But unless as a country you start a culture change away from worshipping the power of the gun, the problem will remain.
    Because it’s an illusion, all these guns are not making the average person more powerful, it’s making them powerless when their friends and family are killed, injured or even just threatened.
    This is exactly my thinking. Bravo.

    Don't even ask me about American Foreign policy coz you'll go away thinking i'm a madman or reassessing everything you know about America.

    For the record, the most noble professions are (in my uneducated and unesteemed opinion) teaching, and the caring of other human beings.
    Last edited by neanderthal; February 23rd, 2018 at 05:47 PM.

  8. #1258
    Ask me about my bottom br
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    Aquí está , Jorge.
    acket.

  9. #1259
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    DN definitely nailed it. Culture change will take some time...

    Thumbs up to Gov Rick Scott.

    Will the current gun culture embrace him or shred him to pieces remains to be seen, but it's certainly a step in the right direction, fingers crossed.

  10. #1260
    Expert daydreamer SkylineObsession's Avatar
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    Have been trying to avoid this topic as i know my opinions may rub people the wrong way.

    As an outsider i honestly see similarities between the USA and all the middle eastern/European countries that are always at war/bombing each other etc. The only difference really being that the USA is a much more advanced country that still manages to have a government and law enforcement etc that can keep relative control of things, so that cities aren't being bombarded every few days.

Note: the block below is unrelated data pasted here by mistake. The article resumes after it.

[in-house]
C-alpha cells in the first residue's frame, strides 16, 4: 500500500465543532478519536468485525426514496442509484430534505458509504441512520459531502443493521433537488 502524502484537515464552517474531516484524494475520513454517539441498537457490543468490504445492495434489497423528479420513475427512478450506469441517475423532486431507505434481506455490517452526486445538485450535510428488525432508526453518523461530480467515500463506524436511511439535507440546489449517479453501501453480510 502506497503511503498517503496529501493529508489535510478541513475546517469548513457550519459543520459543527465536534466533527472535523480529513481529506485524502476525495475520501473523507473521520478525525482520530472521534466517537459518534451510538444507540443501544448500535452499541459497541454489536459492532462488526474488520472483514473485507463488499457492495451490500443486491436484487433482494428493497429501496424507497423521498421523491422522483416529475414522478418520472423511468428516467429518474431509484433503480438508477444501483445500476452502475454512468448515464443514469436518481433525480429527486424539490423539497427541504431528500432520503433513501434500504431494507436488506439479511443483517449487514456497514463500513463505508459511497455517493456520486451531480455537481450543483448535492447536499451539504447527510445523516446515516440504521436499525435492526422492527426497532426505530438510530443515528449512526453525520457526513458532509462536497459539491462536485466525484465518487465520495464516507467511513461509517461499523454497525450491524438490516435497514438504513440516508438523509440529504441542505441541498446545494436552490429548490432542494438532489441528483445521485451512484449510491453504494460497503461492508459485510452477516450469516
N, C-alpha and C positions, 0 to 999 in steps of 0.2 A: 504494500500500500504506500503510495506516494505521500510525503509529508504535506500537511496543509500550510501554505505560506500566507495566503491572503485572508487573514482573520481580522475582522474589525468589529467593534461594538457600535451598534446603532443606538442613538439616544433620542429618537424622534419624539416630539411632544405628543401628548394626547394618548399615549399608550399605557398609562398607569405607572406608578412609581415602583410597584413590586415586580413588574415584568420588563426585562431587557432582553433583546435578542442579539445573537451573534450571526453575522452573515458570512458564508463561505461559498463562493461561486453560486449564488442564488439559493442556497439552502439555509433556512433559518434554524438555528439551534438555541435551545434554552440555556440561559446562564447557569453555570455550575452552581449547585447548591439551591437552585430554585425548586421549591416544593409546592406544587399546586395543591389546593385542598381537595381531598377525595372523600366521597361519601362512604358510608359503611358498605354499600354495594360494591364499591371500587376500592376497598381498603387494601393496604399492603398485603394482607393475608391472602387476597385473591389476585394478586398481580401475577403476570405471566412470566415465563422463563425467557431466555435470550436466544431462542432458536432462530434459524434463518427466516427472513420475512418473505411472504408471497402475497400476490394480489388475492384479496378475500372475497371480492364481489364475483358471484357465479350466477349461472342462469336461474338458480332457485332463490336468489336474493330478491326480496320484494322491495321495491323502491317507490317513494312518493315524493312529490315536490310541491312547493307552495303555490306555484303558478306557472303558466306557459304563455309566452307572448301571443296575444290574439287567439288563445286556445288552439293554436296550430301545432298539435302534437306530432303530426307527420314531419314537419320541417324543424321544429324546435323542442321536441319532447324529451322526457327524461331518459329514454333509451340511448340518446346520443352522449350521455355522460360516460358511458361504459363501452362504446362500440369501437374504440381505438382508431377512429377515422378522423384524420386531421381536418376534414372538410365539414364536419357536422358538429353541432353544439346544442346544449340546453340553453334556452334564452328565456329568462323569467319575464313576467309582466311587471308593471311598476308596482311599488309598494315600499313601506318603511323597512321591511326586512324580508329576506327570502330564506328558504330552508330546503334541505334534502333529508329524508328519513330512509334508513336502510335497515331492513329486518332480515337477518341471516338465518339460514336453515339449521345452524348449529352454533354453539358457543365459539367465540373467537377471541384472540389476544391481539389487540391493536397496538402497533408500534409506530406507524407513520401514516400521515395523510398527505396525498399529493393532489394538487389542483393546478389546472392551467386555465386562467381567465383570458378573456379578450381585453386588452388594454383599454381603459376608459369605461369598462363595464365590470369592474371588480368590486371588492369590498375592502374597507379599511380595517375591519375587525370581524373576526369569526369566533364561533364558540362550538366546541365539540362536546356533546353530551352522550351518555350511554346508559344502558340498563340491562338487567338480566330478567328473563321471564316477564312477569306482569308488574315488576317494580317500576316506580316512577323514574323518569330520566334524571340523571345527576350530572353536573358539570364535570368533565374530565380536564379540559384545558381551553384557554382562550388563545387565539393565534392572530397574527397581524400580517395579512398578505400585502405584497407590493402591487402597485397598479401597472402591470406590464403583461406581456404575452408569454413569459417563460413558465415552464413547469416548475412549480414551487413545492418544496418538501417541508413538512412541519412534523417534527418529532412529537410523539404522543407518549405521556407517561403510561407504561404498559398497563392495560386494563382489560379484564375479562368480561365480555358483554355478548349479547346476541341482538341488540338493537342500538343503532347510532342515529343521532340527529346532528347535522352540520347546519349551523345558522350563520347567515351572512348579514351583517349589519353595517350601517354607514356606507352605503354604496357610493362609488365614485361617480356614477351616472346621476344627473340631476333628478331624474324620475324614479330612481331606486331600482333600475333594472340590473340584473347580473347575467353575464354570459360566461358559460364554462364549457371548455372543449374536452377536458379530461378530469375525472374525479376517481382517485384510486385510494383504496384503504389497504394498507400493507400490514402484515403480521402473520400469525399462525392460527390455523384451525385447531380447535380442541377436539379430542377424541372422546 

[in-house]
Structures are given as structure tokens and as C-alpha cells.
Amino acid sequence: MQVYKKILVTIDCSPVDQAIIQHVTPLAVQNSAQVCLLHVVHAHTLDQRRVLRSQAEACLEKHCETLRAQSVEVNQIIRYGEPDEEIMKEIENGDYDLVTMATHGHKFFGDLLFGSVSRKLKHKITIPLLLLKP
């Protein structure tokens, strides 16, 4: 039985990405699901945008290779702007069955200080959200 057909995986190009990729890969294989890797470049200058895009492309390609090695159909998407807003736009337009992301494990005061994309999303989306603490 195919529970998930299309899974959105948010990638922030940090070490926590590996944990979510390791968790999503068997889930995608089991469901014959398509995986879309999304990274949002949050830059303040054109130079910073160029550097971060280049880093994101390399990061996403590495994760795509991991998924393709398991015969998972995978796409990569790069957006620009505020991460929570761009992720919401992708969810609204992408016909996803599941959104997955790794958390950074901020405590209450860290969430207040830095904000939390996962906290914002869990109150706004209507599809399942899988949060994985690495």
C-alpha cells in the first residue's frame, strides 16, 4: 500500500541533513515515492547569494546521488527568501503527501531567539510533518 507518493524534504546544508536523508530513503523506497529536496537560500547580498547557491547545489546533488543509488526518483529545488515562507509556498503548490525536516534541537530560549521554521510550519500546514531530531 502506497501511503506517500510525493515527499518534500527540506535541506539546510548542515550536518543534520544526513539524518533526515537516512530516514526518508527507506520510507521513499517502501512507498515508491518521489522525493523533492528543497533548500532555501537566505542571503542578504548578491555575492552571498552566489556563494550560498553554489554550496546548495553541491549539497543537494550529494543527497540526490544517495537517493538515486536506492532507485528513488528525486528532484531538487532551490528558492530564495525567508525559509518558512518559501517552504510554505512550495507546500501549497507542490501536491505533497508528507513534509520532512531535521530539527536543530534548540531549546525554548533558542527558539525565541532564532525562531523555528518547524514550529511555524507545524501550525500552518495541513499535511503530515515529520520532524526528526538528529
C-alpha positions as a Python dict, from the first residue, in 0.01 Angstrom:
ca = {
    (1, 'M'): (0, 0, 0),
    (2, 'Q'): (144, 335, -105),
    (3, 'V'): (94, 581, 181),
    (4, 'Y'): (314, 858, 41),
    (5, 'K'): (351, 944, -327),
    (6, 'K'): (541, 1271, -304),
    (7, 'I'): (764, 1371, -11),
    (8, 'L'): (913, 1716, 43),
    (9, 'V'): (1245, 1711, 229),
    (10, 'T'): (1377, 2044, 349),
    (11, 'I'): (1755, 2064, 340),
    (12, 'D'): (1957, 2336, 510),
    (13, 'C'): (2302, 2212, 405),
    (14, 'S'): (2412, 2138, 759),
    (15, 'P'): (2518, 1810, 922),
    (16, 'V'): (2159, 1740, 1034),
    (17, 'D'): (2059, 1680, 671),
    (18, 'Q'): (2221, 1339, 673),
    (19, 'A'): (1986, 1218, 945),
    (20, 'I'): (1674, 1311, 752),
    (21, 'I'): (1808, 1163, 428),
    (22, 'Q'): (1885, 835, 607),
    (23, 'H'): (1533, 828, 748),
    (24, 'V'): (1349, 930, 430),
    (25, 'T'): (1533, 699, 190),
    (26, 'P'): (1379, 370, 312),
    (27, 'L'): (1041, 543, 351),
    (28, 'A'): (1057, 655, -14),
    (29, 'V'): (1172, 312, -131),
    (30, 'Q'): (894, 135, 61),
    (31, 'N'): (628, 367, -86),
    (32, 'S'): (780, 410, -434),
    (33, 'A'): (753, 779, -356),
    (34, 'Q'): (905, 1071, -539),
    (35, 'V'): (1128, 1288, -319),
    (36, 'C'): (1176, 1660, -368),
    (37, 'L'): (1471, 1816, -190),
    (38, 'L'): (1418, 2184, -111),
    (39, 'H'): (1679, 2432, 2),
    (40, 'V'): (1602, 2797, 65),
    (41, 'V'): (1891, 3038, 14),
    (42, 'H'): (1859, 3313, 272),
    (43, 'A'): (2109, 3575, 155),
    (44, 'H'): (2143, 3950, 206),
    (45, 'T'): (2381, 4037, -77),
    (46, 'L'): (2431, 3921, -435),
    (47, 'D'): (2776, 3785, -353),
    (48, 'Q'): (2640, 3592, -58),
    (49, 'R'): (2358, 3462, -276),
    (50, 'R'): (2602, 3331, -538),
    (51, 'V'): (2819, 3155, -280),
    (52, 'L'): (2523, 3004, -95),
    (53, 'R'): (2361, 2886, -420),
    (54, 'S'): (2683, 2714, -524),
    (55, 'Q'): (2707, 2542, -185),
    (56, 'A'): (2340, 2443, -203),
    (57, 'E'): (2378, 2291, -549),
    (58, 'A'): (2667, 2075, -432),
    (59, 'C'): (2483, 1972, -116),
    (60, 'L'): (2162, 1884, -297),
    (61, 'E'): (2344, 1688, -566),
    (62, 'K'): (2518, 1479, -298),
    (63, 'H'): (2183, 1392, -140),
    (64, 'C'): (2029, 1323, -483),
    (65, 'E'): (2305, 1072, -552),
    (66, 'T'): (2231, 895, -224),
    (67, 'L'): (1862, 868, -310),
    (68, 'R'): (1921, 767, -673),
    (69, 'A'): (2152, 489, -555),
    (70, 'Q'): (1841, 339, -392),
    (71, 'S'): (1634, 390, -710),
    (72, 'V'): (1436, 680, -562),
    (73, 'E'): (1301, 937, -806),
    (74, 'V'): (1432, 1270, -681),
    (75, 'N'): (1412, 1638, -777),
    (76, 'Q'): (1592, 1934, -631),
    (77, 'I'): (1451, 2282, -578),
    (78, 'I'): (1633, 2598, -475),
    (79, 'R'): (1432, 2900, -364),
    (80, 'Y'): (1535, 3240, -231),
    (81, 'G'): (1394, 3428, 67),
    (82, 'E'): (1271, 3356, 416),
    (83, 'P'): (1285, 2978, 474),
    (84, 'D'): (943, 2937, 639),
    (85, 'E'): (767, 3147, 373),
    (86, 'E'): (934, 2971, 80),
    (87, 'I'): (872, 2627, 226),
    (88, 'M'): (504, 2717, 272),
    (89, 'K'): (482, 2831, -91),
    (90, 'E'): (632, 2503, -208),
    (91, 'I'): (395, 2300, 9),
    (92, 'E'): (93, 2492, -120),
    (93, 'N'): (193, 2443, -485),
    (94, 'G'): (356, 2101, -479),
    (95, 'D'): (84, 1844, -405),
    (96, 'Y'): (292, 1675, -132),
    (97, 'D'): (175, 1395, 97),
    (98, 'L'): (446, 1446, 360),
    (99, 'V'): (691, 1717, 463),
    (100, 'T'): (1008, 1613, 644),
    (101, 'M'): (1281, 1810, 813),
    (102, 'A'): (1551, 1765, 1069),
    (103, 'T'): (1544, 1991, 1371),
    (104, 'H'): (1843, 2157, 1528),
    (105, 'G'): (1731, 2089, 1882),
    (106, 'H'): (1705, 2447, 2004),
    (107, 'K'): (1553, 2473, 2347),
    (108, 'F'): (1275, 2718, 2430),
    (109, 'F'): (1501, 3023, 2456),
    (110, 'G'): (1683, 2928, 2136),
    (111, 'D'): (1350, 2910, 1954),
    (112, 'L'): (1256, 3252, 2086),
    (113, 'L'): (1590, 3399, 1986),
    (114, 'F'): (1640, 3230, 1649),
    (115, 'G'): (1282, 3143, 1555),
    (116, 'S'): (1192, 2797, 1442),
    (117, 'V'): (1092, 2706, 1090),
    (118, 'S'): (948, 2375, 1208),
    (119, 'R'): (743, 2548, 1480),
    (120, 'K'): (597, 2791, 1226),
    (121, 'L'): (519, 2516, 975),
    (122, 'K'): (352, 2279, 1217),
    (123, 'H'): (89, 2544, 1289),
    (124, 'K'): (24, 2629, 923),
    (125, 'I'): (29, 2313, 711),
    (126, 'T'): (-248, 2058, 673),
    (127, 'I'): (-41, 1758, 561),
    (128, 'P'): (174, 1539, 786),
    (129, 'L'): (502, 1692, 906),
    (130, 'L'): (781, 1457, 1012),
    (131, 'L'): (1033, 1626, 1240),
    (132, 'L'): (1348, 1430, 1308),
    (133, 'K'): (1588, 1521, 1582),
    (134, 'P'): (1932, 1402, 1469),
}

It's the fact that people like me in the USA can walk around with (state dependant)/have all sorts of guns in our houses and it's deemed as 'normal'. To an outsider, in a country with really strict gun control laws like NZ, it's really bewildering and shocking that many Americans consider it 'normal/necessary'. Like it honestly makes me compare it to the war torn countries. USA just looks a lot nicer and still has a decent law enforcement/less trigger happy government.

    Don't bash me for saying this, as it's just how things seem from over this side of the world.

    Admittedly when we were in the USA last year the only people we saw with guns were police officers, and only in the airport at Houston (?) and the officers in Times Square. But because that's not what we see every day, the media gives us the impression that things are pretty mental (even though we've been there and remember it differently). Personally i'm pretty sure i've never even picked up a real gun.

    I don't think it'll change much, but i'm pleased to see so many big companies like Chubb, Hertz, United, Delta etc drop support for the NRA and hope it continues to a point where something civilised starts to happen - like better restrictions/checks/requirements etc to purchase/own a gun. Assault rifles though should be goneburger to the public, because there is no fvcking need at all to have them in a civilised country! It's bloody absurd!

    And don't get me started on the 'amendment right' to own a gun (or whatever it is). That was probably fine back in the day when guns took a good minute or so to load and there were civil wars all over the place, but in a first world civilised country it just seems backwards and bizzare. In my (and other New Zealanders i know) opinion.